The Xperia 1 IV is sometimes capable of fantastic images – photos that I’m amazed I was able to take with a smartphone. But the unit I was able to test is also inconsistent and sometimes makes poor judgments about white balance and scenes with difficult lighting. The phone I’m testing is a prototype, so things are likely to change before the device ships later this year, but Sony’s senior product information manager El-Deane Naude says he don’t expect much to change by then.
First, the good: there’s that real zoom on this phone, and it works well enough. It’s a little soft but definitely good enough for the small image sizes used on social media. The small zoom range doesn’t make much of a difference for distant subjects, but up close for portrait subjects it provides extra flexibility.
In good lighting or constant indoor lighting, the Xperia 1 IV intelligently chooses a balanced exposure with bright colors that don’t seem overly saturated.
It sometimes struggles in mixed or dim indoor lighting, which isn’t surprising given its smaller sensor and lower aperture compared to the main wide camera. There’s also some lack of white balance or an HDR effect that turns white ice into a gray fresh fish display. Some of my zoom shots look a bit overexposed and softer than they should be. Sony’s Naude acknowledges a prototype unit-specific issue with autofocus at 5.1x zoom, which I can clearly see in my camera, but these exposure and quality issues are seen at other focal lengths.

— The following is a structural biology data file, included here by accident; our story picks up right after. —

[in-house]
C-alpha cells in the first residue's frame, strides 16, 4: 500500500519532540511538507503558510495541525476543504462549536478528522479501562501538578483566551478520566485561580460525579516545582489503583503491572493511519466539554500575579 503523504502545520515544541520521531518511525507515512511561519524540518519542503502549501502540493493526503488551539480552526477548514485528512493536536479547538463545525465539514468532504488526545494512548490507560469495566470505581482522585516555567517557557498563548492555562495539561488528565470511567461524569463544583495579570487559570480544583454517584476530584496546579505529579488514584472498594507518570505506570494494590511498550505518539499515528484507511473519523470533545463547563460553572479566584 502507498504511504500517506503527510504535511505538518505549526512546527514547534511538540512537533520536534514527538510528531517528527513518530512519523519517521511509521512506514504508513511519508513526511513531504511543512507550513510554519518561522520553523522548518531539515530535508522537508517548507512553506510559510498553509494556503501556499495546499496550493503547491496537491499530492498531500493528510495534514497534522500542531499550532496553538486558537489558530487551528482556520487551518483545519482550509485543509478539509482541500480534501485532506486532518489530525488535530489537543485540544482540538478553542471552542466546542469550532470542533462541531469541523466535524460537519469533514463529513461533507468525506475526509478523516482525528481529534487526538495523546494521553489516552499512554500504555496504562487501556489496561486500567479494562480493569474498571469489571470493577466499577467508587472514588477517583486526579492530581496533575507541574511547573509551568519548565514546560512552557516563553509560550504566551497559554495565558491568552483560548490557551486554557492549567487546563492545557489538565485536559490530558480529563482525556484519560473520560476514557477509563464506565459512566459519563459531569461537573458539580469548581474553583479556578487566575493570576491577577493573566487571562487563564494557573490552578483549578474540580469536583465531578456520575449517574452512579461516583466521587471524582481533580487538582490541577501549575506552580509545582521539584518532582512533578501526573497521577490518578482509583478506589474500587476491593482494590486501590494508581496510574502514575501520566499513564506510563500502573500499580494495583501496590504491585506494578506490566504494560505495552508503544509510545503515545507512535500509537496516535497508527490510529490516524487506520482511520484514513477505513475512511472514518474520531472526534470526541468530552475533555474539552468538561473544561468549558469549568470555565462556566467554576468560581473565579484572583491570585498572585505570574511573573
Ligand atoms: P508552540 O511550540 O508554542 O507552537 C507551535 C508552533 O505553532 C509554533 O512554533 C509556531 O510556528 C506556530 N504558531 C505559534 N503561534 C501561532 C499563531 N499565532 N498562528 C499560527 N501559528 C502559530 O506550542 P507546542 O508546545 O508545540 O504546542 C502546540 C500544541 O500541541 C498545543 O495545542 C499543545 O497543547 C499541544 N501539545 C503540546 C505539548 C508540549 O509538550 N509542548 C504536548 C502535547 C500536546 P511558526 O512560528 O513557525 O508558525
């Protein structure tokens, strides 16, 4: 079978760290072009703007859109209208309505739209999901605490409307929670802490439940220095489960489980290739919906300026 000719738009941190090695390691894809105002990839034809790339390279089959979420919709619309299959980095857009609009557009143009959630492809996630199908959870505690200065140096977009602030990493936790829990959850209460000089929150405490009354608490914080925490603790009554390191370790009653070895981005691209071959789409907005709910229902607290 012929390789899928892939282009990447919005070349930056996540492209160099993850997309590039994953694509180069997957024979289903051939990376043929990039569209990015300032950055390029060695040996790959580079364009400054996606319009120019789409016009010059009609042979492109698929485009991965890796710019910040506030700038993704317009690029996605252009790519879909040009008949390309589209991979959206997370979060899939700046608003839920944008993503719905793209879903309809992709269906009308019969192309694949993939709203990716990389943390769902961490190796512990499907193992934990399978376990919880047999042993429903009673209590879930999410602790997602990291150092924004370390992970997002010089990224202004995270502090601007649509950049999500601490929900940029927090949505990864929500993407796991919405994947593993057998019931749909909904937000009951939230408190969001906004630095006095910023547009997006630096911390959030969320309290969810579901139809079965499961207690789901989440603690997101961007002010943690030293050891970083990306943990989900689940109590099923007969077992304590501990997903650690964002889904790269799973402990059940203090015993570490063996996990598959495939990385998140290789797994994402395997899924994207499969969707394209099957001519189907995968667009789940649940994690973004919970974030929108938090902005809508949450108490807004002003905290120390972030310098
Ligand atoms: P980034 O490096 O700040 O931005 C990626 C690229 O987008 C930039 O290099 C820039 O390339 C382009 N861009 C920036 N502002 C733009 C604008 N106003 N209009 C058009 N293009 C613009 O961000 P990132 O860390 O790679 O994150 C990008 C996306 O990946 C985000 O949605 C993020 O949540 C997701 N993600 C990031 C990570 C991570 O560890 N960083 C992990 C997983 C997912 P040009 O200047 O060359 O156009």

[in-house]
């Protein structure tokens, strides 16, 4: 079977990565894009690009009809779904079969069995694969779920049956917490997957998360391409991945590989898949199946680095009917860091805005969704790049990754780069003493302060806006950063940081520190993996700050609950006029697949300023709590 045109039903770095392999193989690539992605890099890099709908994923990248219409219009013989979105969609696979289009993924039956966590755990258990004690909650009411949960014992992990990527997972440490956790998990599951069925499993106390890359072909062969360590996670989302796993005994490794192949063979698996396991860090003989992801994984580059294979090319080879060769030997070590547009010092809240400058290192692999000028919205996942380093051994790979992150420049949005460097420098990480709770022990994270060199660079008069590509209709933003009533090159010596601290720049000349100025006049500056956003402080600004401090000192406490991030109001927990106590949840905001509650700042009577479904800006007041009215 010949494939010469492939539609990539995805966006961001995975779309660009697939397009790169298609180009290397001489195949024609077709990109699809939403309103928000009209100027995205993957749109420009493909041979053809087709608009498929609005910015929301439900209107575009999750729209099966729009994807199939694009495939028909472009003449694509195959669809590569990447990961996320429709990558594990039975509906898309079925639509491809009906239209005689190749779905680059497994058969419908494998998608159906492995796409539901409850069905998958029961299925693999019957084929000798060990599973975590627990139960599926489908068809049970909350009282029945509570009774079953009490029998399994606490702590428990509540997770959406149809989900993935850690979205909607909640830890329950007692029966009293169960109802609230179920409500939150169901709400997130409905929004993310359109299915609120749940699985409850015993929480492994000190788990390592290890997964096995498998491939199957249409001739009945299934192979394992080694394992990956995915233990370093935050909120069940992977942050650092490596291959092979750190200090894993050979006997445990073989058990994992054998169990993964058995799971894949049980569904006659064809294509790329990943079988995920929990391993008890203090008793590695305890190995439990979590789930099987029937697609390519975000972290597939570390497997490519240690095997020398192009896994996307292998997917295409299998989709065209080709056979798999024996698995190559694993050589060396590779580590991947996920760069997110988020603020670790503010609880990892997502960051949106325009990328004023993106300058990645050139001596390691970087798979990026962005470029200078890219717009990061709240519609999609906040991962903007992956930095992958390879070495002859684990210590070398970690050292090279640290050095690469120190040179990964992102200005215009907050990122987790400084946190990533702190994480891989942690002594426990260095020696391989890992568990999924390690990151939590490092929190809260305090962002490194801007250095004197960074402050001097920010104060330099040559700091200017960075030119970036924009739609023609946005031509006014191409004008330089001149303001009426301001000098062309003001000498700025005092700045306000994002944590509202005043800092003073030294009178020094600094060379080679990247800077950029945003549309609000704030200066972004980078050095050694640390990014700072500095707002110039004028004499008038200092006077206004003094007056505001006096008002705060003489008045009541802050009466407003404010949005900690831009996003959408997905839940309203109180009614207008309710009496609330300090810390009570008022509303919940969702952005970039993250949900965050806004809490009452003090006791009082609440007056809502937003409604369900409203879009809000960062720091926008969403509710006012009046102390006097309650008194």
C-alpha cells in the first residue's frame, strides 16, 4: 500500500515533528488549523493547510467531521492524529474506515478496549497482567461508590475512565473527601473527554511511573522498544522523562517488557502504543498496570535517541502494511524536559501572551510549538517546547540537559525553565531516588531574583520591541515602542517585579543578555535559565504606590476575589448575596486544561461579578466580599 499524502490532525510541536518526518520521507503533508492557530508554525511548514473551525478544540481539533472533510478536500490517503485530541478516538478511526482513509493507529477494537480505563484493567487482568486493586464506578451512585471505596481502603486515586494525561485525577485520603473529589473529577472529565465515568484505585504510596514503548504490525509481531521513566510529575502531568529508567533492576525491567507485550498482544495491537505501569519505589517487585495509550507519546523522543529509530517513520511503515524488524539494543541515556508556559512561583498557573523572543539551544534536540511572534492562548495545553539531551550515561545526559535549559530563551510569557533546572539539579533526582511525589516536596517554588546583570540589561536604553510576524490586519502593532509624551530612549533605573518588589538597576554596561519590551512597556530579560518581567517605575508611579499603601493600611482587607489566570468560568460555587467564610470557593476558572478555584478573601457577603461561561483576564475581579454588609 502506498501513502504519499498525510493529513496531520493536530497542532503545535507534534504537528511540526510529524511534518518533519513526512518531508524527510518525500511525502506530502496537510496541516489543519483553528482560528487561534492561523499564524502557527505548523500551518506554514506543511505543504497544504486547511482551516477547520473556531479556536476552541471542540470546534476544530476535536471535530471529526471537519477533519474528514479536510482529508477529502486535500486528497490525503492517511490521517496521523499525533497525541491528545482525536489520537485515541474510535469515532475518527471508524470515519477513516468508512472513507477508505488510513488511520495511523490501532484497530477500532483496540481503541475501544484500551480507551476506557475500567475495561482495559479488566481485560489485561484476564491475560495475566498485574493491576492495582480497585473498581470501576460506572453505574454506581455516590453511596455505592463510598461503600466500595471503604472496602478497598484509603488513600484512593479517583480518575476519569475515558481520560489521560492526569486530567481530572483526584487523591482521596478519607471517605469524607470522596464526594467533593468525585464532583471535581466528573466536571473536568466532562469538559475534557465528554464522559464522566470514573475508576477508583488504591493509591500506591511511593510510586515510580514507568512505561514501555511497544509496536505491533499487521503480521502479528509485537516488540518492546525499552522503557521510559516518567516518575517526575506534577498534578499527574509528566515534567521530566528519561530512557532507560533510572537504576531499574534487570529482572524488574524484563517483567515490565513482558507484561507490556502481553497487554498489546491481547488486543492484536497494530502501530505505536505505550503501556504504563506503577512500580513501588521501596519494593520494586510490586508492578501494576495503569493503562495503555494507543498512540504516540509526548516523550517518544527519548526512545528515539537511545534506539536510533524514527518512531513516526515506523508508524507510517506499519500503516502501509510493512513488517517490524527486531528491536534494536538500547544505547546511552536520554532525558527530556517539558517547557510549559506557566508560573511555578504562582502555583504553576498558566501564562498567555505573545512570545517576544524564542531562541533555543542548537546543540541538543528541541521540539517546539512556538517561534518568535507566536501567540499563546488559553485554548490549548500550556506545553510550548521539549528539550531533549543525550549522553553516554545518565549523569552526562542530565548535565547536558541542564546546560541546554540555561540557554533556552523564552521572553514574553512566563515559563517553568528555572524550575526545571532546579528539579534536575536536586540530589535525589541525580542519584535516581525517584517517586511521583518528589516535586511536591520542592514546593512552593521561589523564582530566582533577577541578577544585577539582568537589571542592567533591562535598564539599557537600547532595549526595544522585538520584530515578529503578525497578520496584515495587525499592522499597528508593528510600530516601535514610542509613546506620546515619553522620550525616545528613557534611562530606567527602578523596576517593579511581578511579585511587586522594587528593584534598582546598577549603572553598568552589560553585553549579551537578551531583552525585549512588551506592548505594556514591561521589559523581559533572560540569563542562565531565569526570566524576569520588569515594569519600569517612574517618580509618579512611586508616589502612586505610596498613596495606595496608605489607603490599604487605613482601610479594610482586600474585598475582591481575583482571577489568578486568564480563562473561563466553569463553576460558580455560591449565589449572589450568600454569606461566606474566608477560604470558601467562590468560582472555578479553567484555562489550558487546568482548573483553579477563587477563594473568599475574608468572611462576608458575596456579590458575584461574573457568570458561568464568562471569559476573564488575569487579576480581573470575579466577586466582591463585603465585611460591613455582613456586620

There’s also no getting around the fact that the Xperia 1 IV works with small sensors and optics compared to a traditional camera. Sharp shots of moving subjects in dim light are a challenge, as it is with all smartphones, and don’t expect to get much subject separation even at the long end of the telephoto zoom.
The Xperia 1 IV offers a ton of manual controls for video recording – more than an avid photographer like me can hope to understand and use properly. As in previous models, this is all housed in Sony’s Cinema Pro app. Fortunately, a more streamlined video recording app is available on this year’s model: Videography Pro. It also serves as a live streaming app. I haven’t used it much, but, so far, I find it much more comfortable and familiar than Cinema Pro.
Most of my concerns with the Xperia 1 IV stem from its price. For the same MSRP, the Galaxy S22 Ultra offers excellent portrait mode, wide standard, ultra wide, 3x telephoto, and a 10x telephoto lens. For my money, I’d rather have the long reach of the 10x lens and the 3x portrait-friendly lens with digital zoom in between, rather than two portrait lenses connected by optical zoom.
The Xperia 1 IV is rated IP68, which means robust protection against dust and water, but it’s unclear how tolerant the lenses inside the Xperia’s zoom lens will be. everyday wear. Sony hasn’t answered my question about this yet, and I’ll update this article if they do. So far, it looks like moveable optics can get misaligned more easily than fixed lenses. If I was spending $1,600 on this phone, I would want to know how careful I should be with it.
Bottom line, Sony has put a good point-and-shoot zoom in a smartphone. It’s an impressive feat. In practice, it’s a little less impressive. They are essentially two lenses that serve the same function: portrait photography. The fact that there’s an optical zoom linking them doesn’t make them that much more versatile. Maybe the next iteration will go further with a longer zoom range. In the meantime, this concept seems still under development.
Photography by Allison Johnson/The Verge